Raena Shirali

black magic

“This is how everyone in India is brought up—listening to ghost stories.” –Sushil Sharma, The Washington Post

the village men fear my evil mouth: so-called       daayan       feeding on cattle,
stirring dust to stifle crops. i am       single. have no man
to stand his two feet       on top of my ground & reassure:

                                                                          i am no danger.
me with the lotus painted       on her bedroom wall. me the she-devi,

           cast lower
                                     & lower, until i end in dirt.

men cry for help. the dayaans,           they say, have different
eyes. they say our mantras shrill up               the dry air. some forget

they, too, are sudras,              all told             to serve
all bent            to till               all bent            toward ground.

they say          we crave          the blood of chickens,
the piss & shit of men. they      cram it

our throats.

the ohja is always a man. he can sense           the dayaan’s floral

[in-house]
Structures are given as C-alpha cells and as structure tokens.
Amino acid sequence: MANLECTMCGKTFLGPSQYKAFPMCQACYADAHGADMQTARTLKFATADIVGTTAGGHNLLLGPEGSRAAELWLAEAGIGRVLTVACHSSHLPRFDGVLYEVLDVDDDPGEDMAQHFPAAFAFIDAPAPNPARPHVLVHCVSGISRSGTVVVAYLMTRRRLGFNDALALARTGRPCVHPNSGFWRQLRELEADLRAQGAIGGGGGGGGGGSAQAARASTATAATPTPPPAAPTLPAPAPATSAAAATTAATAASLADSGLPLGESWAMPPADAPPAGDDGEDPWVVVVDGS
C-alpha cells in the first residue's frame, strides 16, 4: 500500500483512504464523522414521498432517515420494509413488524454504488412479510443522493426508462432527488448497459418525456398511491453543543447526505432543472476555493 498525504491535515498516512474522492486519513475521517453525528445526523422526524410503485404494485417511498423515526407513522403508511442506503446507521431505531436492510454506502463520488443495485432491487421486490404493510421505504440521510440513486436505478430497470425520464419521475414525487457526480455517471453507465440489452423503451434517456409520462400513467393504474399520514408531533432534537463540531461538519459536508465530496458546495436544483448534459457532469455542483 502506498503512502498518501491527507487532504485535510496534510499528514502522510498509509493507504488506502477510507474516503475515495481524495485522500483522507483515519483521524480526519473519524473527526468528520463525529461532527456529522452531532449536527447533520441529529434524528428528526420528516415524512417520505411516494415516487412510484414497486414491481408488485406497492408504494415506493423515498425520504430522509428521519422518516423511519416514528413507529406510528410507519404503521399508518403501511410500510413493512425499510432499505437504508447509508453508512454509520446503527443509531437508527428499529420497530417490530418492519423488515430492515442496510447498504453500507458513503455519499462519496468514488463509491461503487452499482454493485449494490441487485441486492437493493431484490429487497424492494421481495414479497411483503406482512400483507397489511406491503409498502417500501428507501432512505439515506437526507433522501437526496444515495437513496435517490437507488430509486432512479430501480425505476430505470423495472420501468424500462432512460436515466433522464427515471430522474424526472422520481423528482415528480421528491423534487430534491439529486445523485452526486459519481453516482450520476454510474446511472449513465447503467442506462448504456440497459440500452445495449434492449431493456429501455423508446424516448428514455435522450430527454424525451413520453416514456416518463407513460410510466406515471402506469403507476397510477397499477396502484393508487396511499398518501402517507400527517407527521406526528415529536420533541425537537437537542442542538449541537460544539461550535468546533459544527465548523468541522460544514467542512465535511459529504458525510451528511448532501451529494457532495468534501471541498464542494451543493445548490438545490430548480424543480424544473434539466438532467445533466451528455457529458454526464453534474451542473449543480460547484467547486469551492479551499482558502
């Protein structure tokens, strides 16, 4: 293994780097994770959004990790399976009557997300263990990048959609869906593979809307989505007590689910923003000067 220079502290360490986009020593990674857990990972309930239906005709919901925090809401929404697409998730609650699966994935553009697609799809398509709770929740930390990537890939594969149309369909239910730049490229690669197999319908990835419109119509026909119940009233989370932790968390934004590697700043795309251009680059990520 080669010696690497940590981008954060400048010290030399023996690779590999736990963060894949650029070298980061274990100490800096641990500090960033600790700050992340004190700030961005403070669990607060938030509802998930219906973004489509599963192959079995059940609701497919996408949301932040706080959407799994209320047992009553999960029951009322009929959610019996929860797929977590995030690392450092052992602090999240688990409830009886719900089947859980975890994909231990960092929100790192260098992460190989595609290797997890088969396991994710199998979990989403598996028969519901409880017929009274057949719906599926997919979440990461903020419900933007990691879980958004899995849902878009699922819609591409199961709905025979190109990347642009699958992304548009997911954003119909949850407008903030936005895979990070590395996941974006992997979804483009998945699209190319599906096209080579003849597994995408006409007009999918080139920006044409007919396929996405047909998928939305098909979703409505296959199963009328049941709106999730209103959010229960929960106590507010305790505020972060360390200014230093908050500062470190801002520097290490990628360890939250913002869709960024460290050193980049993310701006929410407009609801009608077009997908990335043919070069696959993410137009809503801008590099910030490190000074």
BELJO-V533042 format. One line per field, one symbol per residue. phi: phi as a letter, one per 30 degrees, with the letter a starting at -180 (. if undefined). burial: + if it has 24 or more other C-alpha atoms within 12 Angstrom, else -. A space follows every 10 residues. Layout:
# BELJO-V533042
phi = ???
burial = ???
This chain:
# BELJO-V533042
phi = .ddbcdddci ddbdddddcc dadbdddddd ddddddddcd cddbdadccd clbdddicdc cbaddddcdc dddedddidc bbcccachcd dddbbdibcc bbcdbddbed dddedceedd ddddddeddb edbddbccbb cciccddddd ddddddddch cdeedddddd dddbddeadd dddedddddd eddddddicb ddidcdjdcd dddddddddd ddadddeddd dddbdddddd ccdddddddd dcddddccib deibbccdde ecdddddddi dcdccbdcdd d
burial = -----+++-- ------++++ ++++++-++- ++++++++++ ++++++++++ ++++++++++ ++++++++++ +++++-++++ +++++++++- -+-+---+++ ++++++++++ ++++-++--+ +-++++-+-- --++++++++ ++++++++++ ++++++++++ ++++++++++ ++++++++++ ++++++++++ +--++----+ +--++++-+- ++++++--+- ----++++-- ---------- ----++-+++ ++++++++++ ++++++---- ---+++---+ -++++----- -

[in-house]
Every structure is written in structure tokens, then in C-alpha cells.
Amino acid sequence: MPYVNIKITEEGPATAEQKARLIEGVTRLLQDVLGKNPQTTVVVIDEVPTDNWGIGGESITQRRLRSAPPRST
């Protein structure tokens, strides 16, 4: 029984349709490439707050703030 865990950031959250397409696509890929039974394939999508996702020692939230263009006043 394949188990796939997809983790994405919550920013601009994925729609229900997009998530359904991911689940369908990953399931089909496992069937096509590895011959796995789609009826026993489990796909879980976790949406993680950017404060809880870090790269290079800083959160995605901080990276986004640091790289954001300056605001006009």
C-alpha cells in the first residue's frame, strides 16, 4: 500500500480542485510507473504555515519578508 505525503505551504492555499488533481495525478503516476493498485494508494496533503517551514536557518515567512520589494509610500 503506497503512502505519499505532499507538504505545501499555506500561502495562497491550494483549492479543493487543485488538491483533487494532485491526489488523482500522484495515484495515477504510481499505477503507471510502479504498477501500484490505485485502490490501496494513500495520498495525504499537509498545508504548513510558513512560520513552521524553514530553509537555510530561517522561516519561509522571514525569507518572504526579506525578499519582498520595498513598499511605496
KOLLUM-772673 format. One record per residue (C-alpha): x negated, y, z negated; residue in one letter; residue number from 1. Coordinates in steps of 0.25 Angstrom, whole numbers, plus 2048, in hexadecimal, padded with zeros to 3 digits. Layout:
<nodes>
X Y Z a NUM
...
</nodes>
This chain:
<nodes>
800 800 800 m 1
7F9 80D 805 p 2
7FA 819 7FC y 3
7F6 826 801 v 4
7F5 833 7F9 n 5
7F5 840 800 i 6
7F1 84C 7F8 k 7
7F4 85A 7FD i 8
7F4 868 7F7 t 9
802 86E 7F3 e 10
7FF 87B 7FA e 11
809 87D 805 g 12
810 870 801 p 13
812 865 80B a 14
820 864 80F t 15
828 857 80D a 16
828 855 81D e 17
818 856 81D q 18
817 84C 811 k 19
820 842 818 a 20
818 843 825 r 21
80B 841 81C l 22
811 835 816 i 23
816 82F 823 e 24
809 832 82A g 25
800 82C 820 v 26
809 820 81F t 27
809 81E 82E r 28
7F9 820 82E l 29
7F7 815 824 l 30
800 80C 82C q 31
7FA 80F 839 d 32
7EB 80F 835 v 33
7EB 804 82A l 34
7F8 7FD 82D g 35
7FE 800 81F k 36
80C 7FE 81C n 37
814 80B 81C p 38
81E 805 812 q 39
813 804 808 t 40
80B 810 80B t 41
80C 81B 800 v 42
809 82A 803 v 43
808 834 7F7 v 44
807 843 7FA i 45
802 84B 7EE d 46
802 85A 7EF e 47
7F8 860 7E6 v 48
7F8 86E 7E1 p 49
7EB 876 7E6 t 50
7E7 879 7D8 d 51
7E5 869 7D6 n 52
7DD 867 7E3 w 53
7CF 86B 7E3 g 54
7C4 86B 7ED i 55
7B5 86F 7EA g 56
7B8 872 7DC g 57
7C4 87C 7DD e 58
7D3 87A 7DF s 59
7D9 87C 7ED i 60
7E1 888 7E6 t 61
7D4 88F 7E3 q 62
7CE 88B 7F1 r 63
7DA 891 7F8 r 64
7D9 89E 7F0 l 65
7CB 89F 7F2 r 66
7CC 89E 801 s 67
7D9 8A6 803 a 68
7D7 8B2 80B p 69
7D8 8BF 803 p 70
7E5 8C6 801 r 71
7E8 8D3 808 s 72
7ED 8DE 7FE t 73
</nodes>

spirit—a wicked thing—in the sal trees, before he brands her
name onto its branches. he waits                    for inevitable wither. he performs
his white magic. his     purification. tosses rice at white ants. asks that they gravitate

                                                                            to nonexistent black.

they bring me a burnt rooster’s ashes, wrapped in banana leaf, sprinkled
with boiled rice. they crouch behind shrubbery,             waiting.
there is gold                 in my house.              there is gold                on my hands.

the ohja has     his men, his summoning. let them                   bribe me. they will break
my teeth.         they will rape     my sisters. they want it all                      white—but me,

i’m this dark woman.              i’ve been working        their fields       under their    
sun. they come            into my altar, my whitewashed walls. they see me sitting
cross-legged on packed mud, surrounded       by figurines of my gods                      & i am shining

like a goddamn devil.

Raena Shirali lives in Charleston, South Carolina, where she teaches English at College of Charleston. She recently received her Masters in Fine Arts in poetry from The Ohio State University. Her poems and reviews have appeared or are forthcoming in Banango Street, Better: Culture & Lit, The Boiler, Boston Review, Fogged Clarity, Four Way Review, Gulf Coast, The Journal, Muzzle Magazine, Ninth Letter, The Nervous Breakdown, No More Potlucks, Ostrich Review, Phantom Limb, Pleiades, Quarterly West, and Winter Tangerine. Her honors and awards include the 2014 Gulf Coast Poetry Prize, recognition as a finalist for the 2014 Ruth Lilly Fellowship, and a 2013 “Discovery”/Boston Review Poetry Prize. Most recently, she was awarded a 2016 Pushcart Prize for her poetry.